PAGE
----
AS: “Kamp Katrina” took us by surprise we did not plan it, and made a lot of decisions based on our gut. We lived at the Kamp for six intense months. This is not something we like to highlight because the biggest challenge was for the individuals who were in our film and had no way out. However it was difficult for me to put my emotions to the side; I wore my heart on my sleeve. The hardest part about making any film is knowing when you put the camera away and are a friend, and when you film as a filmmaker. I don’t think I have any answers but I tend to be an emotional filmmaker by nature.

DR: Everything from no one returning phone calls to dealing with incredible difficulties in New Orleans.

Please elaborate a bit on your approach to making the film.

AS: Our approach to filming was to capture moments as they passed by. We shot the film verite style and did not ask what was going to happen in the next hour or minute. We experienced the day as it would unfold. I think this is both a good and bad thing. It allows you to capture authentic moments but it also can make some of the footage very difficult to edit. We also did very few interviews. We got to know people through actions and just being there over time.

DR: My camera is an ear as well as a lens. That’s part of my approach. It’s almost always hands-off. Be patient, let the story unfold, and establish trust. I try to stay in the locations where we shoot our films, whether it’s a factory in China, a small space in Reynosa, Mexico, or the backyard in New Orleans.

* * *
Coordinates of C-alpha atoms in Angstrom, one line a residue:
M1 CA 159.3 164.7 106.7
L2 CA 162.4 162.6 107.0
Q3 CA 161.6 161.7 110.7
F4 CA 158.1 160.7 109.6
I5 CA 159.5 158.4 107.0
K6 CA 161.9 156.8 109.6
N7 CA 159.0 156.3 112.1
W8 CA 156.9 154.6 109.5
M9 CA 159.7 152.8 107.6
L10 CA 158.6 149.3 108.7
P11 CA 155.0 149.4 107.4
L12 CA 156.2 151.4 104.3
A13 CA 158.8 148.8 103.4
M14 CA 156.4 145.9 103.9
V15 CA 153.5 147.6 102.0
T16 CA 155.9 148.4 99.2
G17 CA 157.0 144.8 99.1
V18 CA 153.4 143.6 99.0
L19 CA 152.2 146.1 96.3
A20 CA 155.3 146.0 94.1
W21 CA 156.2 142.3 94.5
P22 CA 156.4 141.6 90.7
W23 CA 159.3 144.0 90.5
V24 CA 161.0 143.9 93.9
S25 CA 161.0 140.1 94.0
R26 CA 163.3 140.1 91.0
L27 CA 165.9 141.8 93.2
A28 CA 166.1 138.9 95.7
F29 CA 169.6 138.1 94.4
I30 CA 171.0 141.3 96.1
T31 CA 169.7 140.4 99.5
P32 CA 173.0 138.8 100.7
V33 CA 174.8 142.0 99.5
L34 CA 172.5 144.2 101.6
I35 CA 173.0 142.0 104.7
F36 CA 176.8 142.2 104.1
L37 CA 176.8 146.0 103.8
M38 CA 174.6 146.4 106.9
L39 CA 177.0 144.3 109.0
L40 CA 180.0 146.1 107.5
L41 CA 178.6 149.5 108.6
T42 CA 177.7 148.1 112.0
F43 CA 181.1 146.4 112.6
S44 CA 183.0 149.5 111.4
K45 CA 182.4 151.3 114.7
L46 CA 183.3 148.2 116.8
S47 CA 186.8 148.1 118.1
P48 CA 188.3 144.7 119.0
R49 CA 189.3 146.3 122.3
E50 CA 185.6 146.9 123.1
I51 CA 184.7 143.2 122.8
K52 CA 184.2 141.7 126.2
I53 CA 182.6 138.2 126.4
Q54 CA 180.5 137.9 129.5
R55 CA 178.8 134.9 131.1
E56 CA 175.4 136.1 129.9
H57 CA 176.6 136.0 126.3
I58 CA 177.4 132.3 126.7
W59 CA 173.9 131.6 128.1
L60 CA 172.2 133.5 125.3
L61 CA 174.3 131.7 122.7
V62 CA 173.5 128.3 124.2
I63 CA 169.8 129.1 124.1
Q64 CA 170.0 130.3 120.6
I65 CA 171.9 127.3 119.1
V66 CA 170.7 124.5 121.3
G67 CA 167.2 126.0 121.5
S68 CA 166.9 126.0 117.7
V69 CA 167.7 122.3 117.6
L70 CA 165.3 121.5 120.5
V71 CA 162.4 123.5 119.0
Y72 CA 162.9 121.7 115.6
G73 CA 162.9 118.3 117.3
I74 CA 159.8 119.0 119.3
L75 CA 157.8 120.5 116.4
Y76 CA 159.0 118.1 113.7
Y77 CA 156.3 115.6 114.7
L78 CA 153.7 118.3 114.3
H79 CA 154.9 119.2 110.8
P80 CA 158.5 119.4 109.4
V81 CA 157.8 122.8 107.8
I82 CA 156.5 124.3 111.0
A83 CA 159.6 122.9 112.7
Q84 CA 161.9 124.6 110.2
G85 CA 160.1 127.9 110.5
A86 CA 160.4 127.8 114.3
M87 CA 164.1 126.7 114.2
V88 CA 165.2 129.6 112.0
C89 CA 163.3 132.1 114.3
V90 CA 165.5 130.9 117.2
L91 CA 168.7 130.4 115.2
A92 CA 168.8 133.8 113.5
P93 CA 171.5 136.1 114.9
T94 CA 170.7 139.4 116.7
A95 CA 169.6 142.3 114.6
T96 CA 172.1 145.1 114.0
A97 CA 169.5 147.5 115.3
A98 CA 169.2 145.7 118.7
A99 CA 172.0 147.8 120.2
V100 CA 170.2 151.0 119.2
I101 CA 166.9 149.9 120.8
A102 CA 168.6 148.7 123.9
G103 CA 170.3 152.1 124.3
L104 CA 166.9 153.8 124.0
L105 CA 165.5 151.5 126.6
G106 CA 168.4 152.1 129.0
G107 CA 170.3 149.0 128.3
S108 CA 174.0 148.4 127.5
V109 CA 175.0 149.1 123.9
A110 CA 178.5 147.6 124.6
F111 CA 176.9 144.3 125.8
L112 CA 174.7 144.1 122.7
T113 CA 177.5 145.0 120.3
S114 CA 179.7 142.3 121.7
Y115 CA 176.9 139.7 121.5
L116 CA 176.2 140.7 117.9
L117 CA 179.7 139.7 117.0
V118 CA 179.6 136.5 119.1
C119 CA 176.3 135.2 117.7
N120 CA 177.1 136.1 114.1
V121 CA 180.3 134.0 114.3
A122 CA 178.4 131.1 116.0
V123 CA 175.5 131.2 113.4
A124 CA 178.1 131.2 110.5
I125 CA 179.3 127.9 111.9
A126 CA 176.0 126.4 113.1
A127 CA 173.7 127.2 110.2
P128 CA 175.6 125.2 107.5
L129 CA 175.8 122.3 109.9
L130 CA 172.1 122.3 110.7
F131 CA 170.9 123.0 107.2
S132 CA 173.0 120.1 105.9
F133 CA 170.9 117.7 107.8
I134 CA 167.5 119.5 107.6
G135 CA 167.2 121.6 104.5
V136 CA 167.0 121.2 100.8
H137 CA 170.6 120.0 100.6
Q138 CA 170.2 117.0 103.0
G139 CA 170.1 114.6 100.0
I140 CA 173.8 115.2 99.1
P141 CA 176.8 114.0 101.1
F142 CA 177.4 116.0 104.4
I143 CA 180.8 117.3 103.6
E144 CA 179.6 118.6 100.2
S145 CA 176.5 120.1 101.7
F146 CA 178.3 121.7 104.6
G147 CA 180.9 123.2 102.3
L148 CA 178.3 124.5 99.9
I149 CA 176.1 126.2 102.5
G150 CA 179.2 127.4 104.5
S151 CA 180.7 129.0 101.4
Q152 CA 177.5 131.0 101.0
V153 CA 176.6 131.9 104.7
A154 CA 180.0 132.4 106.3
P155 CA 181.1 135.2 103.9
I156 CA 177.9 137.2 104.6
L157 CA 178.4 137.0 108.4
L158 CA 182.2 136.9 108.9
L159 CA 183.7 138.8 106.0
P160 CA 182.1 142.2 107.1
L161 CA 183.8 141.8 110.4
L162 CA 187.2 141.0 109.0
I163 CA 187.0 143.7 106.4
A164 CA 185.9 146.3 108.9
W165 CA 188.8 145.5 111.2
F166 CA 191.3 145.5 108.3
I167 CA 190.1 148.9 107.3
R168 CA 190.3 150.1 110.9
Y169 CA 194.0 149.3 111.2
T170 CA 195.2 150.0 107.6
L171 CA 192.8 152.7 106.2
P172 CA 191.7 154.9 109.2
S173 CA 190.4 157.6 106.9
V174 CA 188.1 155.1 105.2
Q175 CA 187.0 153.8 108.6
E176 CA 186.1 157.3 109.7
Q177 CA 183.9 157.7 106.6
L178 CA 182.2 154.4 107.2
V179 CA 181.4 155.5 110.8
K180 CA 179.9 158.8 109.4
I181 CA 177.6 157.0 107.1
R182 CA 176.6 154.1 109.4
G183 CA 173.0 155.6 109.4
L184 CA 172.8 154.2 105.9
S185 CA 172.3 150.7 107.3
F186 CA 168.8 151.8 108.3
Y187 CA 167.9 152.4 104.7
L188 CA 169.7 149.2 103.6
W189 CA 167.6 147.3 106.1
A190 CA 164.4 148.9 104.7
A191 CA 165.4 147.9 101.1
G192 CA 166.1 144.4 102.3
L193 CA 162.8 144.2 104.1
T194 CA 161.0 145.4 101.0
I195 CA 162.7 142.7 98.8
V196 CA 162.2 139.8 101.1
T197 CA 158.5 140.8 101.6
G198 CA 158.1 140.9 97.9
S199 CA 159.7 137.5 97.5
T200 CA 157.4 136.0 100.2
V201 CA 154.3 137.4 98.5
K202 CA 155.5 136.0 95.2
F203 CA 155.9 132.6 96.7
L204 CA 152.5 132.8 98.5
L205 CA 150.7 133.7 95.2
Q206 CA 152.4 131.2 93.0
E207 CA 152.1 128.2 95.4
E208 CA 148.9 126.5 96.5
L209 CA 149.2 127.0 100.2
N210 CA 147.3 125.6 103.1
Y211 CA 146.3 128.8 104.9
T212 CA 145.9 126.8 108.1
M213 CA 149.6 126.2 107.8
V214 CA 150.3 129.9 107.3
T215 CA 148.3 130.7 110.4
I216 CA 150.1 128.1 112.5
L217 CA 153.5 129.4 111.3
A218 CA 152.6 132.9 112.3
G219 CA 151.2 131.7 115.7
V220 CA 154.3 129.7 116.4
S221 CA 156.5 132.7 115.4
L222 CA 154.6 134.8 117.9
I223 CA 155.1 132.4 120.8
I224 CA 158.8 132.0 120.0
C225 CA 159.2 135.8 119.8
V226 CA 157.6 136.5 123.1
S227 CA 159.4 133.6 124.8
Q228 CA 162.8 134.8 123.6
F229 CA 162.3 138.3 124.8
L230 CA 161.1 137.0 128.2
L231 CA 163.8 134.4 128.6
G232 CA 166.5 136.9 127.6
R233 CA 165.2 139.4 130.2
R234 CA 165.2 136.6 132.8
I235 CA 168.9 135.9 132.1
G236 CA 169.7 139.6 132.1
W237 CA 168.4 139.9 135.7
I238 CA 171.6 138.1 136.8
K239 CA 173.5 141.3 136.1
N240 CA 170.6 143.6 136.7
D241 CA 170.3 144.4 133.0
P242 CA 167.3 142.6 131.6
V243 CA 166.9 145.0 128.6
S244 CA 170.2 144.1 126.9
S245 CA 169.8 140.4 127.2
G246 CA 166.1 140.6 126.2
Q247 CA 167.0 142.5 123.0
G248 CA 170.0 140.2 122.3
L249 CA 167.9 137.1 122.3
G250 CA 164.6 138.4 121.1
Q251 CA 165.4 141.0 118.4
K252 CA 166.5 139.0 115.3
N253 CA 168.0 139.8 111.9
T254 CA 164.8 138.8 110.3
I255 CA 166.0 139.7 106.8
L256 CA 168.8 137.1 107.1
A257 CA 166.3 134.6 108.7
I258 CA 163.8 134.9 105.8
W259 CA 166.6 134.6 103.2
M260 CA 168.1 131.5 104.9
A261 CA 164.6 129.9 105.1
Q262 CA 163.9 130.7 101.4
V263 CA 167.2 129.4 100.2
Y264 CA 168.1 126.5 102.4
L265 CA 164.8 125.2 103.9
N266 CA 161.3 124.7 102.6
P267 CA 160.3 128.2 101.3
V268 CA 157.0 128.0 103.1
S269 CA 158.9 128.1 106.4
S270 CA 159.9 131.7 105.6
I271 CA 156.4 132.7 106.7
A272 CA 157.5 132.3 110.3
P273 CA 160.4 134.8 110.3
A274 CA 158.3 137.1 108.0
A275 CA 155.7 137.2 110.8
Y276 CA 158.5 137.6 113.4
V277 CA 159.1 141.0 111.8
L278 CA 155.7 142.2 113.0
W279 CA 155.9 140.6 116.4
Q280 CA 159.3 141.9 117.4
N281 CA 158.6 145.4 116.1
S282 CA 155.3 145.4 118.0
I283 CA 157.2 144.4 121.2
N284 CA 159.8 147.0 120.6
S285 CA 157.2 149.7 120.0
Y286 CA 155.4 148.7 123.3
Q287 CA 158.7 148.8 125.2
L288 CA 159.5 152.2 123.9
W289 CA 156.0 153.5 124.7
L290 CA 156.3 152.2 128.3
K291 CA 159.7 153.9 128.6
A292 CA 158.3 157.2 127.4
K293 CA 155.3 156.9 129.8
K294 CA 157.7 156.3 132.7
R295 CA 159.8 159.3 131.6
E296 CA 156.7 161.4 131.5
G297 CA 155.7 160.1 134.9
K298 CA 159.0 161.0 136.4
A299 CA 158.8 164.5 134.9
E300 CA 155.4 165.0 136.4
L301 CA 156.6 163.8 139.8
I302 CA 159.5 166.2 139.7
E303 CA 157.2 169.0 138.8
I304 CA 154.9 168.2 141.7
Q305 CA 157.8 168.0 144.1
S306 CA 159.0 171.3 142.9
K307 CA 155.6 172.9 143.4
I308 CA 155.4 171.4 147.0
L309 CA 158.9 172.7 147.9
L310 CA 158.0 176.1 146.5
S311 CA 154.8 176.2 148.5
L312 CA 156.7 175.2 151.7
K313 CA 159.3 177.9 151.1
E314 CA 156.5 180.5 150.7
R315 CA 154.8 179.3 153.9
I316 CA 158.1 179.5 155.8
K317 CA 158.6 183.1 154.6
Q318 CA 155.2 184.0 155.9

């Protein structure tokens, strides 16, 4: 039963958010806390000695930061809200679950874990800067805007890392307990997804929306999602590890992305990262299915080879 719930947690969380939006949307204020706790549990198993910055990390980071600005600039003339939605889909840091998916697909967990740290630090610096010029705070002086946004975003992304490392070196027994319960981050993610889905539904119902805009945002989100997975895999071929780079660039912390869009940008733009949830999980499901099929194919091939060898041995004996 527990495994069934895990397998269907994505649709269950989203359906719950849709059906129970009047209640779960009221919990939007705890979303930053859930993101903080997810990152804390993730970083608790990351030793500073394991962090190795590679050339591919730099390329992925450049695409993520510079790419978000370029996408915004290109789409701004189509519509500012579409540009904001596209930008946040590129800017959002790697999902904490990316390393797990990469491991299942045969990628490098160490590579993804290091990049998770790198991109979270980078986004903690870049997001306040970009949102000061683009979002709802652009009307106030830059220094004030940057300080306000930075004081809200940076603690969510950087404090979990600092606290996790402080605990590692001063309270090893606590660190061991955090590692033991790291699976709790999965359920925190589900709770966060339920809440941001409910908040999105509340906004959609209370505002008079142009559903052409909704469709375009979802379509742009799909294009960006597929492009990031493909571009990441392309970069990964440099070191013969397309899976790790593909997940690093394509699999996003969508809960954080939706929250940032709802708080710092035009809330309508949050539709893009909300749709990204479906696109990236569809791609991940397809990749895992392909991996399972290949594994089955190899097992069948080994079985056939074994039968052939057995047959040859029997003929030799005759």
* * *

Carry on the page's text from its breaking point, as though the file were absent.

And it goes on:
How did you finance the film?

AS: We financed the film through the independent distribution of “Mardi Gras: Made in China”. A private donor also donated some money but mainly it is through hustling our work and trying to make enough money to buy tapes, pay for food, rent, equipment, etc. I should also mention our films do not have huge budgets. We work with what we have and this can be extremely limiting but also exciting at the same time.

What are your biggest creative influences?

AS: Creative influences are everyone from big name filmmakers (Igmar Bergman, John Cassavetes, Vilgot Sjoman, etc) to filmmakers that are doing the same thing we are making and producing work with limited means.

DR: Mark Becker, Mayles Brothers, Nuri Bilge Ceylan, Mohammad Rasoulof, Lynne Ramsay, Lodge Kerrigan and Michael Cain.

What is your definition of “independent film”?

DR: I don’t know anymore. I just make the films and others can assign the independent label.

What are some of your all-time favorite films and recent favorite films?

AS: All time favorites, Scenes from a Marriage, and “I am Curious“. Ironically both Swedish filmmakers… Some recent films, “Billy the Kid“, “Guatemalan Handshake“, “Small Town Gay Bar“, “The Great World of Sound“, and “Low and Behold” to name a few.

What are your interests outside of film?

AS: My newest interest is to run and not sit in front of the computer editing as much. I also enjoy reading fiction to get out of my intense reality documentary head.

DR: Petting dogs and experimenting with ideas on how to tell nonlinear stories outside the three act structure.

How do you define success as a filmmaker, and what are your personal goals as a filmmaker?

AS: Success as a filmmaker happens when I sit in a theater or on my futon/bed and watch a film, and I’m moved either negatively or positively. If a filmmaker can do this to a person I feel that this is the biggest reward. My goal as a filmmaker is to continue to produce. I want to always be pushing and challenging myself (and audiences) and tell stories in different ways. It would be nice to be more financially stable but hey that’s why we are moving to Texas to save a bit.

DR: I don’t know. My goal is to have as many people as possible see the film, but also to move them in way that’s touching and poetic instead of didactic. I’ll think more about your question and respond with a better answer next year with our next film titled “Intimidad.”